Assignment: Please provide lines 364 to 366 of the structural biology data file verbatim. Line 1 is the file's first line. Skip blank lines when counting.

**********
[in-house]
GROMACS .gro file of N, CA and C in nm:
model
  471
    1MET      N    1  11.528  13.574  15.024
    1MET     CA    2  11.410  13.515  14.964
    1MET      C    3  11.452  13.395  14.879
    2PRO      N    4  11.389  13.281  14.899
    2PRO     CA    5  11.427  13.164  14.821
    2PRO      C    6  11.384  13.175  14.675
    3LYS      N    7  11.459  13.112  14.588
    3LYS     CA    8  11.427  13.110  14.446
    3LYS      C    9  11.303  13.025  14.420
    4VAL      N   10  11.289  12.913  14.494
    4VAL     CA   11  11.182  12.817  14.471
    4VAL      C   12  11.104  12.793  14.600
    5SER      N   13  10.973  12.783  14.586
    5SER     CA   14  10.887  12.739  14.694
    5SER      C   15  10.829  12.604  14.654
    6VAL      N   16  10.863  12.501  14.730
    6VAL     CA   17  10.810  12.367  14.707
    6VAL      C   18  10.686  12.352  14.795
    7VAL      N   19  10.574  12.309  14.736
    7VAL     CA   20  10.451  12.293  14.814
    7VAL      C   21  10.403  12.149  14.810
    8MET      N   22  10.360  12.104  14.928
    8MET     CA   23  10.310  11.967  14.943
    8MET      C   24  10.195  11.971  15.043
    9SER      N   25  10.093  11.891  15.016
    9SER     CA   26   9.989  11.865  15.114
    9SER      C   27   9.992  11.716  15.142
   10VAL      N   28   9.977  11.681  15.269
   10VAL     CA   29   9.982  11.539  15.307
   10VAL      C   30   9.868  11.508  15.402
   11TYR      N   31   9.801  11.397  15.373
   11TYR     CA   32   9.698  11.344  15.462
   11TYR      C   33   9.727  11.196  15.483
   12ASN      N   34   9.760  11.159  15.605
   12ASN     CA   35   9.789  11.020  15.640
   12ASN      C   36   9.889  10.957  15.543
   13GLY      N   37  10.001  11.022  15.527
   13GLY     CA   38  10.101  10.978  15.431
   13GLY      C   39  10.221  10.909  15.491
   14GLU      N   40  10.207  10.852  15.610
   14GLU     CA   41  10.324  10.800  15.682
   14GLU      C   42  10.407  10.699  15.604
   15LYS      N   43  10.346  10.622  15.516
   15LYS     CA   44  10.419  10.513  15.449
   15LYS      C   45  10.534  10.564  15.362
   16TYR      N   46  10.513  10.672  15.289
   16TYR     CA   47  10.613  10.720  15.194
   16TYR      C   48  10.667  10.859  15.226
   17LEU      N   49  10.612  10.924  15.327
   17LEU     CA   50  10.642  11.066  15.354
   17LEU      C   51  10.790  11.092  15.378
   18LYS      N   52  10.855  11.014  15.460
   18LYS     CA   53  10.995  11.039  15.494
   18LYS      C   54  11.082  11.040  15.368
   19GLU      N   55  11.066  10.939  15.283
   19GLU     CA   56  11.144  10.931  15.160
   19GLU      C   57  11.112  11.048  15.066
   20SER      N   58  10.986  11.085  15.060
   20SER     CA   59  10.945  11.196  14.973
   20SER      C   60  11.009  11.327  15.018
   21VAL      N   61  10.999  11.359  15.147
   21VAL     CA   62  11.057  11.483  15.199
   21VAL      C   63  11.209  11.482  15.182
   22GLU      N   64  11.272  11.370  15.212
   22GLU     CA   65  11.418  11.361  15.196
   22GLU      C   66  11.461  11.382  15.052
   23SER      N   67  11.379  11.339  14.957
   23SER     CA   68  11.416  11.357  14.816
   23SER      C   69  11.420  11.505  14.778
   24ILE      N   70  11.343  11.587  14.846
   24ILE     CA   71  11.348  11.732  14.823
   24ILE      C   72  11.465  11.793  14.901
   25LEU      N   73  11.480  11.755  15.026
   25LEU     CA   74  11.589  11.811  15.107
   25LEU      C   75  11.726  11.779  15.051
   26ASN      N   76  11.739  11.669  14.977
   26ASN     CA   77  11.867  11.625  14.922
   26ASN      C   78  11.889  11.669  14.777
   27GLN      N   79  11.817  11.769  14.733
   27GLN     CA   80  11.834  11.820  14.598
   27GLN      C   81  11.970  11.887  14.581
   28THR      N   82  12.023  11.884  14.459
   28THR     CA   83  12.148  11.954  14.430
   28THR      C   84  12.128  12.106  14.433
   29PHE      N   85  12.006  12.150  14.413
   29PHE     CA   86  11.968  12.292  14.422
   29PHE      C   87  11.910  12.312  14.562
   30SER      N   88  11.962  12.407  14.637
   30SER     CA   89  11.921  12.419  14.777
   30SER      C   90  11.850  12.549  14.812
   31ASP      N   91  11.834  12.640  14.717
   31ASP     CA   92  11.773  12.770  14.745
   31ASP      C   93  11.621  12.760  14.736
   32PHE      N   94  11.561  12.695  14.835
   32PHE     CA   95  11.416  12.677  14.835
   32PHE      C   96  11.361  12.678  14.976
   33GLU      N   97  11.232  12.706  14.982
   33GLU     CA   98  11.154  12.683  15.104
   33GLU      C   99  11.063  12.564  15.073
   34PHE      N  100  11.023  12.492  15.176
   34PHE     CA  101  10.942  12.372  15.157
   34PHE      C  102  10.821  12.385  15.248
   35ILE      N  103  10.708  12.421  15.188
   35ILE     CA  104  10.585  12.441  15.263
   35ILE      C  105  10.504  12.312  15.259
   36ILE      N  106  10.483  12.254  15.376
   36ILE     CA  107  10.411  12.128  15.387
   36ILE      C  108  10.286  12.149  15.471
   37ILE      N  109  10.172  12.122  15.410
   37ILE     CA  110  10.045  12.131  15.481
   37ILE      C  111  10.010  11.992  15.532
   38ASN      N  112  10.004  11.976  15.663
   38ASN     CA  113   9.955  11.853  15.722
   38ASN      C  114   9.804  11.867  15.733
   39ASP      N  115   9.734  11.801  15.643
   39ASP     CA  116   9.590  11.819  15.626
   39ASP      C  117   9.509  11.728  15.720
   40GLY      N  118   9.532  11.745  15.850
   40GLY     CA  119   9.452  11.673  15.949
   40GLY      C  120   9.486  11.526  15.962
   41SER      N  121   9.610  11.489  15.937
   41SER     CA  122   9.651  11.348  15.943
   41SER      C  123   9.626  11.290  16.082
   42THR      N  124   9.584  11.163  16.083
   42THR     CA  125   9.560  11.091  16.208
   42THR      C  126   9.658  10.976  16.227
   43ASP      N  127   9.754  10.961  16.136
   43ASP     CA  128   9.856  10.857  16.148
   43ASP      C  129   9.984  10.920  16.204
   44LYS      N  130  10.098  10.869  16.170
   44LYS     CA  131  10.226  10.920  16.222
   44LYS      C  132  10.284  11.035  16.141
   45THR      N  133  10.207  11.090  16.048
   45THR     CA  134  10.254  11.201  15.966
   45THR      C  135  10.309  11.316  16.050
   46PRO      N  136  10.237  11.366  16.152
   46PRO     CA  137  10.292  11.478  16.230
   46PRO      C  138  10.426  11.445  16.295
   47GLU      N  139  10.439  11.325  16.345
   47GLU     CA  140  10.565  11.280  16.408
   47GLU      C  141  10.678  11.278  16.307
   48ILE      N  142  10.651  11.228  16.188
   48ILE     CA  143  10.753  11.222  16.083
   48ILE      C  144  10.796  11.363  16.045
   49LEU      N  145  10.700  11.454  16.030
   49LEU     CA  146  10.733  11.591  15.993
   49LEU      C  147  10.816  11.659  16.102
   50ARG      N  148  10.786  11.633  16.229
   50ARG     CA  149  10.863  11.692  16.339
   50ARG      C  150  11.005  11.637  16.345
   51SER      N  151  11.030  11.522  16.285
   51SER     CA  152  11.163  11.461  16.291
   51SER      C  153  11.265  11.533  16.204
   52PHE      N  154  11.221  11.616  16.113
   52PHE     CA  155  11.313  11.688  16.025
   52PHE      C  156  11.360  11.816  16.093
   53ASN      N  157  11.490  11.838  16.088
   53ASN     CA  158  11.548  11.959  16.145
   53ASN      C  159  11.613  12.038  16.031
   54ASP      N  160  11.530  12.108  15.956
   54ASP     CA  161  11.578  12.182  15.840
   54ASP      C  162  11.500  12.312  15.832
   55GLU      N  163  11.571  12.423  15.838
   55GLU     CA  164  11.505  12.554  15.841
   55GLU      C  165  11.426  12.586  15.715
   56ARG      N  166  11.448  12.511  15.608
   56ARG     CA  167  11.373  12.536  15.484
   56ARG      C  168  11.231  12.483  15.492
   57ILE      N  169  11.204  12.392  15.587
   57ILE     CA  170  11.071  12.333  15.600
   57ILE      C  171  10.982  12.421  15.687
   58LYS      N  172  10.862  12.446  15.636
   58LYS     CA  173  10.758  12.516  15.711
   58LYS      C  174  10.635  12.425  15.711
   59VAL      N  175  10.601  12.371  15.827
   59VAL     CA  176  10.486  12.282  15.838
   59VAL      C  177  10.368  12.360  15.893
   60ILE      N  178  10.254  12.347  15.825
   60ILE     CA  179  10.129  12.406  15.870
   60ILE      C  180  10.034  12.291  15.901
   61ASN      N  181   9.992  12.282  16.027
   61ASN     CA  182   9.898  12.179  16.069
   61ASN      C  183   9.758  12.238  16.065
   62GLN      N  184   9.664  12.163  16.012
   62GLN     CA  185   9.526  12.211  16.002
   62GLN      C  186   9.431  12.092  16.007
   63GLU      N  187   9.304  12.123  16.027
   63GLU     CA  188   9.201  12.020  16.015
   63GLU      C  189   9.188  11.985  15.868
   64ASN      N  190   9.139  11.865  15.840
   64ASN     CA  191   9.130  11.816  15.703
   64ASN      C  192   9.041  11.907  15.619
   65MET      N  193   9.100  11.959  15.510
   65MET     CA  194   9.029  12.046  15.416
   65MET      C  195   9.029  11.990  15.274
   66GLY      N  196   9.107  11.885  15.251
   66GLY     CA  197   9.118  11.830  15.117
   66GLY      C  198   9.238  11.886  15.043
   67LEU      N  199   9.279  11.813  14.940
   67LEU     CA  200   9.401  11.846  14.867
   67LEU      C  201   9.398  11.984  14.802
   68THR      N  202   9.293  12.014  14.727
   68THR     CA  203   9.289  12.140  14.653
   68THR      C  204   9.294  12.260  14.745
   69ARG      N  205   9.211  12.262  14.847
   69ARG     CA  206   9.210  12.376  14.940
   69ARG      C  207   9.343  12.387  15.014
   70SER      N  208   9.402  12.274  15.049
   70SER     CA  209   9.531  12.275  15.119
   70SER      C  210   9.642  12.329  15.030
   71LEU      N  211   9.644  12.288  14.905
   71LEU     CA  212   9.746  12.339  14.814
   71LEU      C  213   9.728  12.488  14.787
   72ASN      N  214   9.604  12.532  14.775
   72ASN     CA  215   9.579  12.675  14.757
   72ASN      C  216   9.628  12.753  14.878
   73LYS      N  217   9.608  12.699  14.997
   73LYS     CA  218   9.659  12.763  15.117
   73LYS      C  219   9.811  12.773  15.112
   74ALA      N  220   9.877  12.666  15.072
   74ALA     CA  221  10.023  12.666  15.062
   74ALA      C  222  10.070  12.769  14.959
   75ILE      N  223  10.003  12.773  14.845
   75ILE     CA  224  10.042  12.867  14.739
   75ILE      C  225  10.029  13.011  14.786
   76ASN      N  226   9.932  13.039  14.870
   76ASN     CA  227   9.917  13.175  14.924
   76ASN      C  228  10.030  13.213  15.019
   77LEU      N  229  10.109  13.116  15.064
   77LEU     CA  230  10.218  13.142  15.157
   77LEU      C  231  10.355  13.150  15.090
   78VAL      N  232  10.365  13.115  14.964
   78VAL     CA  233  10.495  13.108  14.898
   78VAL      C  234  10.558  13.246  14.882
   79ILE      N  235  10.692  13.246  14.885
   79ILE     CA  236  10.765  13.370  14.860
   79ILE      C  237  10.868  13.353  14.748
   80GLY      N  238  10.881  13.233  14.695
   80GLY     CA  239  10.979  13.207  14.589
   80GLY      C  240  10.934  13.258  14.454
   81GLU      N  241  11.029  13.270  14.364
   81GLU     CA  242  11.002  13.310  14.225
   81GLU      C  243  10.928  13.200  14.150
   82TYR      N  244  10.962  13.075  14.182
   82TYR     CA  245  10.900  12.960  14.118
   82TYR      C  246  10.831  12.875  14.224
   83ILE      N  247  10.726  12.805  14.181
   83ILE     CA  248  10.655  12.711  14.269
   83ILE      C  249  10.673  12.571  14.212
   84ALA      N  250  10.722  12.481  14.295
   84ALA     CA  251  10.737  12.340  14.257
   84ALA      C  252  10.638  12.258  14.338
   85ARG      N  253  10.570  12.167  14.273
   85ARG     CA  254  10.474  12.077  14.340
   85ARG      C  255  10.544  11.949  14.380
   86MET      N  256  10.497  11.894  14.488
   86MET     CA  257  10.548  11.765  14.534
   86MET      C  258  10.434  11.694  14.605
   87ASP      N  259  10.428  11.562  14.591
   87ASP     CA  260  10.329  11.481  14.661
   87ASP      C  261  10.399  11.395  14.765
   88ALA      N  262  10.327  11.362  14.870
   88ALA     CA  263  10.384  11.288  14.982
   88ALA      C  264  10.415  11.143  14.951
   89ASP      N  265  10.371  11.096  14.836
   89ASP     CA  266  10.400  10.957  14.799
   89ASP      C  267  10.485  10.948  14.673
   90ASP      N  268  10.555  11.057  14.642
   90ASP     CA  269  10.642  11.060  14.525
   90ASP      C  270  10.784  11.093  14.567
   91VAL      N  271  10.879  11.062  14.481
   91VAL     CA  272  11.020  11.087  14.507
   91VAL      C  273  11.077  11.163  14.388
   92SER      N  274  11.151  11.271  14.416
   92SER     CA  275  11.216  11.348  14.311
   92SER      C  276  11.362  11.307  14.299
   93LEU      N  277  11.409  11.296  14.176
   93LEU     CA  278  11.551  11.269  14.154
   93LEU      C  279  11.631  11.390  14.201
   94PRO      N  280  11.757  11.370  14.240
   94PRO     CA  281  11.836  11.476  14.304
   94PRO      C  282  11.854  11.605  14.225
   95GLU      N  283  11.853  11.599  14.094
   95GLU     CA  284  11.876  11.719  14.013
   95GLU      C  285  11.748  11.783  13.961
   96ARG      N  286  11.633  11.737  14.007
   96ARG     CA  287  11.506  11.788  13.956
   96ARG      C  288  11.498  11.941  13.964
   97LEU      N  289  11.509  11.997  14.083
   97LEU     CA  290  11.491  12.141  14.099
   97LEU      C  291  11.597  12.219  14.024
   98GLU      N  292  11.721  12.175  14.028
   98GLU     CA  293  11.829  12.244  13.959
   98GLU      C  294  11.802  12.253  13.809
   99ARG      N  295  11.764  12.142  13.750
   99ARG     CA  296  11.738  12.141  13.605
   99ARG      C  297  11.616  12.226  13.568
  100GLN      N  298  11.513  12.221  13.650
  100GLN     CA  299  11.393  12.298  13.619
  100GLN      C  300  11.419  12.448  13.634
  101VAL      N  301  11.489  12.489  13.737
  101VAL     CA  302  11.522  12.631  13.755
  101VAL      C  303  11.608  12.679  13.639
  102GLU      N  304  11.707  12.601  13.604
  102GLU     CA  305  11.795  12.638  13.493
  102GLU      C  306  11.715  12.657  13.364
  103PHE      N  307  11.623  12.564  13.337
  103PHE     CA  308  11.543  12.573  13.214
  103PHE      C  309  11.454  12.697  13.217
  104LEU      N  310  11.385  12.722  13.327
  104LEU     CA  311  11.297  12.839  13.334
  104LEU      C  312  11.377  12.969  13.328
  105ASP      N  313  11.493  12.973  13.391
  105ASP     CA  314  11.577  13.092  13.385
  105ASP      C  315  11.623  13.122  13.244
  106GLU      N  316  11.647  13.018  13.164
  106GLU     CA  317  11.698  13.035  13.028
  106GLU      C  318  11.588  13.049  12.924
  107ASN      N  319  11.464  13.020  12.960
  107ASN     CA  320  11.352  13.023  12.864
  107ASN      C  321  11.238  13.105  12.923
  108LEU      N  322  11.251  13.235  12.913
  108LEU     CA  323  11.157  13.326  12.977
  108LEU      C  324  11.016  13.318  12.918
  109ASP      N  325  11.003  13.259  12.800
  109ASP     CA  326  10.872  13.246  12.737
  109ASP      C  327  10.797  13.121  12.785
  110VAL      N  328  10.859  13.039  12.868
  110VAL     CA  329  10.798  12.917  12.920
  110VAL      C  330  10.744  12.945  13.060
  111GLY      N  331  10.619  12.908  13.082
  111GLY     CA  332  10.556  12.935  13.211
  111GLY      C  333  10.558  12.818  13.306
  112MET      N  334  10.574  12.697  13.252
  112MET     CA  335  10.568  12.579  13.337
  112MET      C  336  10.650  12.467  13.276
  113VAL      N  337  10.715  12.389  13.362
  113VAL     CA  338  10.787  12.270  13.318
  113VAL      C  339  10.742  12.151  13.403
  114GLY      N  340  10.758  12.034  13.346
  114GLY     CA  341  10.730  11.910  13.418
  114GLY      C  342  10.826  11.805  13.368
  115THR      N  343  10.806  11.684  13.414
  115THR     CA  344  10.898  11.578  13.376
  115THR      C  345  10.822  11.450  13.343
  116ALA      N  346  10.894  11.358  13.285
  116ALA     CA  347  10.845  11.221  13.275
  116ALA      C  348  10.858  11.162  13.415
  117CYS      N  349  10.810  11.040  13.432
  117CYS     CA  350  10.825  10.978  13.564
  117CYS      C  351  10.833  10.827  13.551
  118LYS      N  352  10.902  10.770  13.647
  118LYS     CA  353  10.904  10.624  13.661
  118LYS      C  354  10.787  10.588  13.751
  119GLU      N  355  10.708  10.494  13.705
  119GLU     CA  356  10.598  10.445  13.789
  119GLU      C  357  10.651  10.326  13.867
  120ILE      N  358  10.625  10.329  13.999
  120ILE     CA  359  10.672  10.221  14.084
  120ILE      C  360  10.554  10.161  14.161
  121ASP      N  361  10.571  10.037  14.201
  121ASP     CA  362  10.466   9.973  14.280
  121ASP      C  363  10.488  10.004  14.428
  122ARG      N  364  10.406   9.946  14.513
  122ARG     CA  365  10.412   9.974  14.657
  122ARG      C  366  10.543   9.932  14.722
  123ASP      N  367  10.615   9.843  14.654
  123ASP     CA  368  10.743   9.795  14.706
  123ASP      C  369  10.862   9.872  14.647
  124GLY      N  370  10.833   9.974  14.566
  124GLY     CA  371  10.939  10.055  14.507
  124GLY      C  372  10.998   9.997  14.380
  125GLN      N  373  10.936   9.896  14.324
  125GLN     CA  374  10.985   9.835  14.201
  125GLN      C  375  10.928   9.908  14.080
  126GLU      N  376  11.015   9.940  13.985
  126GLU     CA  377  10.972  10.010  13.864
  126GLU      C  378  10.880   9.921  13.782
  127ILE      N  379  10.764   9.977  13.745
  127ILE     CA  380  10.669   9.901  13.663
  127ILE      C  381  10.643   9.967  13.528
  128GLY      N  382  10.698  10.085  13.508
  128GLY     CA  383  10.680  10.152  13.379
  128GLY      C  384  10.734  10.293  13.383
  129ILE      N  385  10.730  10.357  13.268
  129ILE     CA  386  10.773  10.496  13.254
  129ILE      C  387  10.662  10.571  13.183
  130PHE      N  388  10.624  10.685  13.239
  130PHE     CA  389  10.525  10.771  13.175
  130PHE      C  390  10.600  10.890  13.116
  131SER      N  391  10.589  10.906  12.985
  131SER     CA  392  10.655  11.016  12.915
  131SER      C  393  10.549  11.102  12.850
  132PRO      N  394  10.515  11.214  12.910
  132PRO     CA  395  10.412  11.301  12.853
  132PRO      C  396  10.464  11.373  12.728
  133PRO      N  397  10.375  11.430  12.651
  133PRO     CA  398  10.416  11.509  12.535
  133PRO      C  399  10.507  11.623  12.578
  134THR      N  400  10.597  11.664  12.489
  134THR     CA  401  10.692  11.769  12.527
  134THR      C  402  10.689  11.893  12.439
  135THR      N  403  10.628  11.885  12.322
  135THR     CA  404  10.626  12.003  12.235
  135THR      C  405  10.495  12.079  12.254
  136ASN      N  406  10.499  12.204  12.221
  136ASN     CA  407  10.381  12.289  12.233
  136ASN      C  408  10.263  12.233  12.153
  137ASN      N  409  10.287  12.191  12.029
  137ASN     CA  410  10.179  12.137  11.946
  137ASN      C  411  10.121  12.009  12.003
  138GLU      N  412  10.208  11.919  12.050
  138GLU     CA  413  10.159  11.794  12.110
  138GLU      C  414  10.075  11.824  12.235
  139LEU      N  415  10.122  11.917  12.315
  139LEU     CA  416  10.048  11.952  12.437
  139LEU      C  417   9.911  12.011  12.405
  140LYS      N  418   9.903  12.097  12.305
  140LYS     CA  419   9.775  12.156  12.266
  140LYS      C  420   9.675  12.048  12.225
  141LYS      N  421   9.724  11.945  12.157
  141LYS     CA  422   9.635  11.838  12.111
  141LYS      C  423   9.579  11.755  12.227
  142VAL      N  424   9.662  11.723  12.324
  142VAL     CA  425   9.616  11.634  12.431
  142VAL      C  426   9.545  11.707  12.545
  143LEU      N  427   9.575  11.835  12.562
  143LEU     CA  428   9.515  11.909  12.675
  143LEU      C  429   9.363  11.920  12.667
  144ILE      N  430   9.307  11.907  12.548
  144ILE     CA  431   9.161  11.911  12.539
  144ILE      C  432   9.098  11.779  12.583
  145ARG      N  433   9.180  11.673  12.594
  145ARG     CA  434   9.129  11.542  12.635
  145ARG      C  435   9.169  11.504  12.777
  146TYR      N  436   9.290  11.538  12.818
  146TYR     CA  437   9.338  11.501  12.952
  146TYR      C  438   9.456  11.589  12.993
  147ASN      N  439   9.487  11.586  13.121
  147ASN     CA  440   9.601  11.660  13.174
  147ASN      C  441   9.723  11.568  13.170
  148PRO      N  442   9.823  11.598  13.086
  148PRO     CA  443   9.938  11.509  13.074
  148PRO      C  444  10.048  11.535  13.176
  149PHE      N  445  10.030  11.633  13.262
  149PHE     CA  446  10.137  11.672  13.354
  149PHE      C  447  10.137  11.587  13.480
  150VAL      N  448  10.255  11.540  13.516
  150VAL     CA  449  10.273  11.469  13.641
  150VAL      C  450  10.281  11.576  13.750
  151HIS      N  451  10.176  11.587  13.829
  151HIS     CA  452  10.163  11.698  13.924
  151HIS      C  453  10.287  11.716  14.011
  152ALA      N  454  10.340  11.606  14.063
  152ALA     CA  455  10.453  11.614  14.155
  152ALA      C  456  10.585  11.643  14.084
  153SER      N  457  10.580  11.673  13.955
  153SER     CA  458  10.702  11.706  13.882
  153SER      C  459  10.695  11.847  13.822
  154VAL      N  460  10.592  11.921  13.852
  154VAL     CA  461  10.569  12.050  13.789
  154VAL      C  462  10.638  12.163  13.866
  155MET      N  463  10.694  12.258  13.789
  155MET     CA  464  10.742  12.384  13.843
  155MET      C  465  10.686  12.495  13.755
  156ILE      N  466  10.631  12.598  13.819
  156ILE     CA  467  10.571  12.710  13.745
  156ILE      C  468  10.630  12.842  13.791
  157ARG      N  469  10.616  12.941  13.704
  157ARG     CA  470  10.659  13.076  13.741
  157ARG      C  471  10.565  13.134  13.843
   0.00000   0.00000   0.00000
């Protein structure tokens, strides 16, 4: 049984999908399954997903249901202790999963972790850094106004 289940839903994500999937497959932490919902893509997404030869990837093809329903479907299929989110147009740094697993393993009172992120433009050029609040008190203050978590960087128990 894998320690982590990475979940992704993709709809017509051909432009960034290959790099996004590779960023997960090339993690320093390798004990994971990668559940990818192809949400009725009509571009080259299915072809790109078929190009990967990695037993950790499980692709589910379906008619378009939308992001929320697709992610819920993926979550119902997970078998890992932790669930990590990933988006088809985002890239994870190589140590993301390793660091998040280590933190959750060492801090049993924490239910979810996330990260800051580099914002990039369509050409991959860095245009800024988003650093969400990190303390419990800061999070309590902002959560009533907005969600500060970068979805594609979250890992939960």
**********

  120ILE      C  360  10.554  10.161  14.161
  121ASP      N  361  10.571  10.037  14.201
  121ASP     CA  362  10.466   9.973  14.280